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Article
CFRP adapters deliver high-quality printing at lower cost

Filament wound, carbon fiber/epoxy cylinders meet customer performance demands.

Author:
Posted on: 10/30/2015
Source: CompositesWorld

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Flexographic (flexo) printing uses flexible rubber or plastic printing plates with slightly raised images to transfer ink at high speed onto a wide range of substrates. Commonly used to print plastic bags, giftwrap, milk cartons and candy bar wrappers, flexo is expanding, drawing printers away from gravure and offset methods. Flexo printing uses thin sleeves — made from polymer, fiberglass, carbon fiber or a mixture — which are installed over a steel or carbon fiber-reinforced polymer (CFRP) mandrel with drilled holes that allow compressed air to stretch the sleeve, enabling the press operator to “float” it onto the mandrel. Then the air is shut off, and the sleeve shrinks tight. 

FlexoTech Magazine’s August 2014 article titled, “If the sleeve fits,” noted a trend toward thinner sleeves, CFRP sleeves and adapters. The latter, lightweight cylinders used between the mandrel and the outer print sleeve, also require air-cushion installation. Adapters bridge large differences in the print-sleeve circumference, enabling printers to reduce the number of differently sized printing cylinders required. Noting this trend, INOMETA (Herford, Germany) has developed the INOflex pneumatic carbon bridge adapter, which enables the use of lower-cost clamping systems while maintaining high print quality and speed. “Hydraulic clamping systems typically require a high investment cost that is only feasible for very high print runs,” says INOMETA head of development Christian Göhner. Pneumatic clamping systems work like the typical sleeve installation described above, but hydraulic systems use steel sleeves on both mandrel ends which expand under oil pressure. Göhner says the latter offers “a perfectly rigid mounted adapter and gives much better print results compared to the elastic assembly of the pneumatic system.” INOMETA’s INOflex adapter enables printers to use lower cost pneumatic systems yet stay competitive via small print runs, short set-ups and flexible response times and deliver print quality on par with hydraulic systems. INOMETA supplies pneumatic and hydraulic adapters, which Göhner says are similar in cost, yet the price of hydraulic clamping systems purchased elsewhere can be two to five times that of air-based alternatives.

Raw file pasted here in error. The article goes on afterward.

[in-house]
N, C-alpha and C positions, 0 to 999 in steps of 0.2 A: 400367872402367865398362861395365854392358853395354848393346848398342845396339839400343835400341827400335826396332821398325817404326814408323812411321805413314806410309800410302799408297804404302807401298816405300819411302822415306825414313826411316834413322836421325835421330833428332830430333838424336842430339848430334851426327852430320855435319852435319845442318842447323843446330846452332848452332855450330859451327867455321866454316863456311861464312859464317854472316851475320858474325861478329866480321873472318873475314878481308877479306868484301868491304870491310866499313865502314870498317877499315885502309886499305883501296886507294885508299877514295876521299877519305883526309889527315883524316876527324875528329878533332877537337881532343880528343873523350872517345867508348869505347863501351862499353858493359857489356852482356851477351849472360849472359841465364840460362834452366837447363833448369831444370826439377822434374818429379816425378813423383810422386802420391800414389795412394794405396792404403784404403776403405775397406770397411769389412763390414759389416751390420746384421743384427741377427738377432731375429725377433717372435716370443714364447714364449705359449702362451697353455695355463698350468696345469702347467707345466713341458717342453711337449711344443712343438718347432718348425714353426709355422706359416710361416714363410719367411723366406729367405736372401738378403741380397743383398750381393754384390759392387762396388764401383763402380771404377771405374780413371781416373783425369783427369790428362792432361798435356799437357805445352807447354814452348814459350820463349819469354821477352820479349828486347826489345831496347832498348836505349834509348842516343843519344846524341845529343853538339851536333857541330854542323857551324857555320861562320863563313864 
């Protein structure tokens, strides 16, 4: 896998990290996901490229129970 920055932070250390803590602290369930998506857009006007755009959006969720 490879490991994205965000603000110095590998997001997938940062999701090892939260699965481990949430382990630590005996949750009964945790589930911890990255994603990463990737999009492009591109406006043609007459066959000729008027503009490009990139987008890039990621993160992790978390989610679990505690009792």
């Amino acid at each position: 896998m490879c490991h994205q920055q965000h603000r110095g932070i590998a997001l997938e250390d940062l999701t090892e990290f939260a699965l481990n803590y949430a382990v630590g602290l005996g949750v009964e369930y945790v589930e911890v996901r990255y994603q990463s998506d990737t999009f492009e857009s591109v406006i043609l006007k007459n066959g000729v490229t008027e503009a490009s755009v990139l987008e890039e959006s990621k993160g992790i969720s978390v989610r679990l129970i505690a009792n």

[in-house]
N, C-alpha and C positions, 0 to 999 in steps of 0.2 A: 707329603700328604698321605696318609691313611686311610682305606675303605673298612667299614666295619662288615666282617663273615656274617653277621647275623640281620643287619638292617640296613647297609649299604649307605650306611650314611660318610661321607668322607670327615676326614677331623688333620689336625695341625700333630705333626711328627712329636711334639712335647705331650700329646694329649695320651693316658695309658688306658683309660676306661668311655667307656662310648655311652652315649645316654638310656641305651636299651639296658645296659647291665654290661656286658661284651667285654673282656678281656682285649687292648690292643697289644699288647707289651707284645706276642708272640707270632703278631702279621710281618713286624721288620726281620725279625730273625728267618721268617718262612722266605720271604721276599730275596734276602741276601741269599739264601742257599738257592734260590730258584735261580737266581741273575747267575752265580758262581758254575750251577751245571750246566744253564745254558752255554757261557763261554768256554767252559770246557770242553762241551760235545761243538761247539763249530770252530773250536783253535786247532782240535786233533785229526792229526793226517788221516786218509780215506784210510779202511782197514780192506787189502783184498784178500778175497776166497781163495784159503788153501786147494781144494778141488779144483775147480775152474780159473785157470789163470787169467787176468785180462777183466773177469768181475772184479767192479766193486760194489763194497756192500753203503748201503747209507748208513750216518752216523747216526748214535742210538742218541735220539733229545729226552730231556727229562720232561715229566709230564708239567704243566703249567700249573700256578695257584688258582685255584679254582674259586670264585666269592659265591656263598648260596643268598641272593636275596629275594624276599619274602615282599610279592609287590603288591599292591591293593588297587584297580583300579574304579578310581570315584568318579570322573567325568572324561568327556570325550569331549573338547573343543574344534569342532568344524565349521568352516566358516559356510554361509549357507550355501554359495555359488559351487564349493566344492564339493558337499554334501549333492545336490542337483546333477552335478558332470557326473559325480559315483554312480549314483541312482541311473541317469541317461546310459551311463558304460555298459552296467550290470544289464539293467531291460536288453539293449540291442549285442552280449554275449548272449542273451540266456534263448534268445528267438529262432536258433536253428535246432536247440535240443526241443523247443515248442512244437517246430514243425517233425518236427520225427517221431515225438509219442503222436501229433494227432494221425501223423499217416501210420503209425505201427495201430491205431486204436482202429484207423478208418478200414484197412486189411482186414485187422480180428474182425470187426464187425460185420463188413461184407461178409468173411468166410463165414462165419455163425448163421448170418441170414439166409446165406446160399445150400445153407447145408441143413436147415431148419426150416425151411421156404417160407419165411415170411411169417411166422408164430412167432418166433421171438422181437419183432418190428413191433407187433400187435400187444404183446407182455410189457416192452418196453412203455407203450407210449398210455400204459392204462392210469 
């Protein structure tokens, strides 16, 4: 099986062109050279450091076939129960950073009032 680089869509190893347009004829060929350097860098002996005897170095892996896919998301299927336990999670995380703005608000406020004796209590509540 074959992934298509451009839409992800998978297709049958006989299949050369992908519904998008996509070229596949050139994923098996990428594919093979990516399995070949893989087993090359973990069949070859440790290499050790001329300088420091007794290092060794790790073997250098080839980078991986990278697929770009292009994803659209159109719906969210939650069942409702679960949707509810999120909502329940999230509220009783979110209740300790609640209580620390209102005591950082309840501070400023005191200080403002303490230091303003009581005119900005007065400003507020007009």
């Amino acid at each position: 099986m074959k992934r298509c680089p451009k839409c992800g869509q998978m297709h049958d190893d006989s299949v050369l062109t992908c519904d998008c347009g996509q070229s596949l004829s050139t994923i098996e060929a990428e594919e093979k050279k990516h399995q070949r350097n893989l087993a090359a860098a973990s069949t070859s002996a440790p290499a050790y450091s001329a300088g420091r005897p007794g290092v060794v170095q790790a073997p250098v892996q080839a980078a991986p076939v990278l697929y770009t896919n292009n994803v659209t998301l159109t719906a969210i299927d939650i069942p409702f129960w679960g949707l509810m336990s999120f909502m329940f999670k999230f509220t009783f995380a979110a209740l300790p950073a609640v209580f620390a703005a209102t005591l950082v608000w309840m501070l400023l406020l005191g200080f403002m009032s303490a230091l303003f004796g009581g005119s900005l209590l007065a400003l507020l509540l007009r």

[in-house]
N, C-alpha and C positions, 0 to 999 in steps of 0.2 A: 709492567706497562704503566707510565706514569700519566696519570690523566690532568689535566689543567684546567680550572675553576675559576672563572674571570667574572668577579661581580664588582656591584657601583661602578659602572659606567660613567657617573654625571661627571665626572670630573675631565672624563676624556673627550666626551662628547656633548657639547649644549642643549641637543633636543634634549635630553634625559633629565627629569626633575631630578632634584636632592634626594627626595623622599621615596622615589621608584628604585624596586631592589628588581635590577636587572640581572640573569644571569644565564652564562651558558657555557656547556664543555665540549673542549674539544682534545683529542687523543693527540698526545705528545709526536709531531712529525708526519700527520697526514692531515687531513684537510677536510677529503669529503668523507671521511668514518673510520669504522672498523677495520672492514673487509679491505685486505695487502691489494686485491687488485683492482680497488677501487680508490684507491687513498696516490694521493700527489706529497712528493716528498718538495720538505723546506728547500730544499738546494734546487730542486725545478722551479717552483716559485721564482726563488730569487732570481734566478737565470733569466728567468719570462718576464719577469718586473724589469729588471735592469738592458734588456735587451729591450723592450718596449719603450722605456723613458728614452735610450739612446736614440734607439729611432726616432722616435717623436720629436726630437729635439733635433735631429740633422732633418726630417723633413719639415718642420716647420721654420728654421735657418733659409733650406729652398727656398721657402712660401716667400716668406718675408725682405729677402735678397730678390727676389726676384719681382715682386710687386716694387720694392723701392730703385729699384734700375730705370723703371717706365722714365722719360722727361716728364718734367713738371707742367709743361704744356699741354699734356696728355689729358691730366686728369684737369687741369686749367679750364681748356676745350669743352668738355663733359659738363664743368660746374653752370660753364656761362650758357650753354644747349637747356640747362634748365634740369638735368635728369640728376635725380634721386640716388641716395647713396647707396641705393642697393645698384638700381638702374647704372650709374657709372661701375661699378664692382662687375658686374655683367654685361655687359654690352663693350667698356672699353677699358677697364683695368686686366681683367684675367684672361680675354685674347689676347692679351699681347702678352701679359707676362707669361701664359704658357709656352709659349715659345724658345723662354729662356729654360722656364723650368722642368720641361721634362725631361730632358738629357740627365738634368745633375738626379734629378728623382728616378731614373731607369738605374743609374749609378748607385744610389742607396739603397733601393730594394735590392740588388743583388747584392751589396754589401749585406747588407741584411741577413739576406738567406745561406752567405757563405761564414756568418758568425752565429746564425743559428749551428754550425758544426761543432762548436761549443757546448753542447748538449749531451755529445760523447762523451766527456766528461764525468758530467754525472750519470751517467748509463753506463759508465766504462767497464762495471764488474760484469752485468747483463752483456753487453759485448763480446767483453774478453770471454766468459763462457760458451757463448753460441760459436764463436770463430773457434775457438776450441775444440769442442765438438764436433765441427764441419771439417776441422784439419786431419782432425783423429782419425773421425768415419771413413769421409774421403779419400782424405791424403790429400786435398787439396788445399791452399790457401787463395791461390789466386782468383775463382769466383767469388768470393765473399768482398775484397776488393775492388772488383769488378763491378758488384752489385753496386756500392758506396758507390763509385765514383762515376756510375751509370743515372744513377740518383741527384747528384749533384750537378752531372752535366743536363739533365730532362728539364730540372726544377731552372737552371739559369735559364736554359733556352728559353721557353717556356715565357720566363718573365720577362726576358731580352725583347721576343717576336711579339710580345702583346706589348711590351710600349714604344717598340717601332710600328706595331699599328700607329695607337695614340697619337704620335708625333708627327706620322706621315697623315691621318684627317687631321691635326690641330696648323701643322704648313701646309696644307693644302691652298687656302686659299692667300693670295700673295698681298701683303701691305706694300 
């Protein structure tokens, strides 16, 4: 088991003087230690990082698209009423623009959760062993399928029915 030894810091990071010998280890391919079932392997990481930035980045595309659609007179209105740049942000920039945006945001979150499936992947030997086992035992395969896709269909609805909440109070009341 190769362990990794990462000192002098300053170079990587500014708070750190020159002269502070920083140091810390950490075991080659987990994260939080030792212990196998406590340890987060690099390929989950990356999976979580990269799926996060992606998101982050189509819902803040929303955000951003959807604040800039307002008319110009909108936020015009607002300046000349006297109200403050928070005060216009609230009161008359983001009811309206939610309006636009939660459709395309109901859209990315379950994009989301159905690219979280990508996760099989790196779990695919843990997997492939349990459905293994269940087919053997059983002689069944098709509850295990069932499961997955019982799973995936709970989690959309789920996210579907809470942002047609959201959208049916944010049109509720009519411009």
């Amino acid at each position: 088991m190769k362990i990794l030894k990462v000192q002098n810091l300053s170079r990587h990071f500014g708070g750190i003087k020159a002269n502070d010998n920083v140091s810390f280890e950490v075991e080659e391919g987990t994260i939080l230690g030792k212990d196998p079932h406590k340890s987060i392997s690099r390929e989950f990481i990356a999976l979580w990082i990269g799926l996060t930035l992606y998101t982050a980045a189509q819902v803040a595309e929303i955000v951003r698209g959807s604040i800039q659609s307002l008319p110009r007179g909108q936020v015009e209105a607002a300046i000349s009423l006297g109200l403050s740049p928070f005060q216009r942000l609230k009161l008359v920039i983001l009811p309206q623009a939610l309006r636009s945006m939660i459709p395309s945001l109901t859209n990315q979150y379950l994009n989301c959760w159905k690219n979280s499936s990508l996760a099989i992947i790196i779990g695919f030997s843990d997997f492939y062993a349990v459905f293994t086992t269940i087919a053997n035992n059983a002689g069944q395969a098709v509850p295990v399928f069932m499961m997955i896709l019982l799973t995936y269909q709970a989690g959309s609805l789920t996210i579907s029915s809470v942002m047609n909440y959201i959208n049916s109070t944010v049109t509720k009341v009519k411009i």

The INOflex CFRP pneumatic bridge adapters also feature an integrated seal, which improves installation, and an integrated damping system for vibration reduction, which can be tailored to customer requirements. Meanwhile, the INOflex CFRP hydraulic bridge adapters are up to 80% lighter than aluminum for 80% less moment of inertia, easy handling and quick installation, and offer up to 25% more bending stiffness, adjustable vibration damping (up to 20 times that of steel) and excellent print quality at speeds of 200-600m/min and faster. They are filament wound with a range of fiber inputs, from high-modulus to ultra-high-modulus carbon fiber, and epoxy resin, all chosen to match customer requirements for deflection, critical speed, damping and cost.

“Our main target is to minimize the deformation of the adapter under nip-load because this greatly influences the printing result,” explains Göhner. This deformation is caused by a combination of bending, shear deflection and flattening. “Filament winding gives us the ability to tailor stiffness in the axial, hoop and shear directions to create the perfect combination for the loads seen in flexographic printing.” INOMETA also uses finite element analysis and in-house-developed engineering calculation programs to quantify flattening and, thus, facilitate selection of the materials and fiber orientations to resist it. Of course, INOMETA must then be able to actualize its designs. “We have developed very advanced and automated filament winding technologies,” claims Göhner, “and maintain very tight tolerances during our CFRP tube manufacturing.” INOMETA also has access to a wide array of composites processes through its sister company Xperion and as a member of the Herford, Germany-based AVANCO Group (see endnotes).

Read more about Xperion online in “Aerospace-grade compression molding” under "Editor's Picks," at top right).

Read more about INOMETA’s parent company online in the CW Blog titled “Avanco: Driving the industrialization of CFRP structures” under "Editor's Picks").

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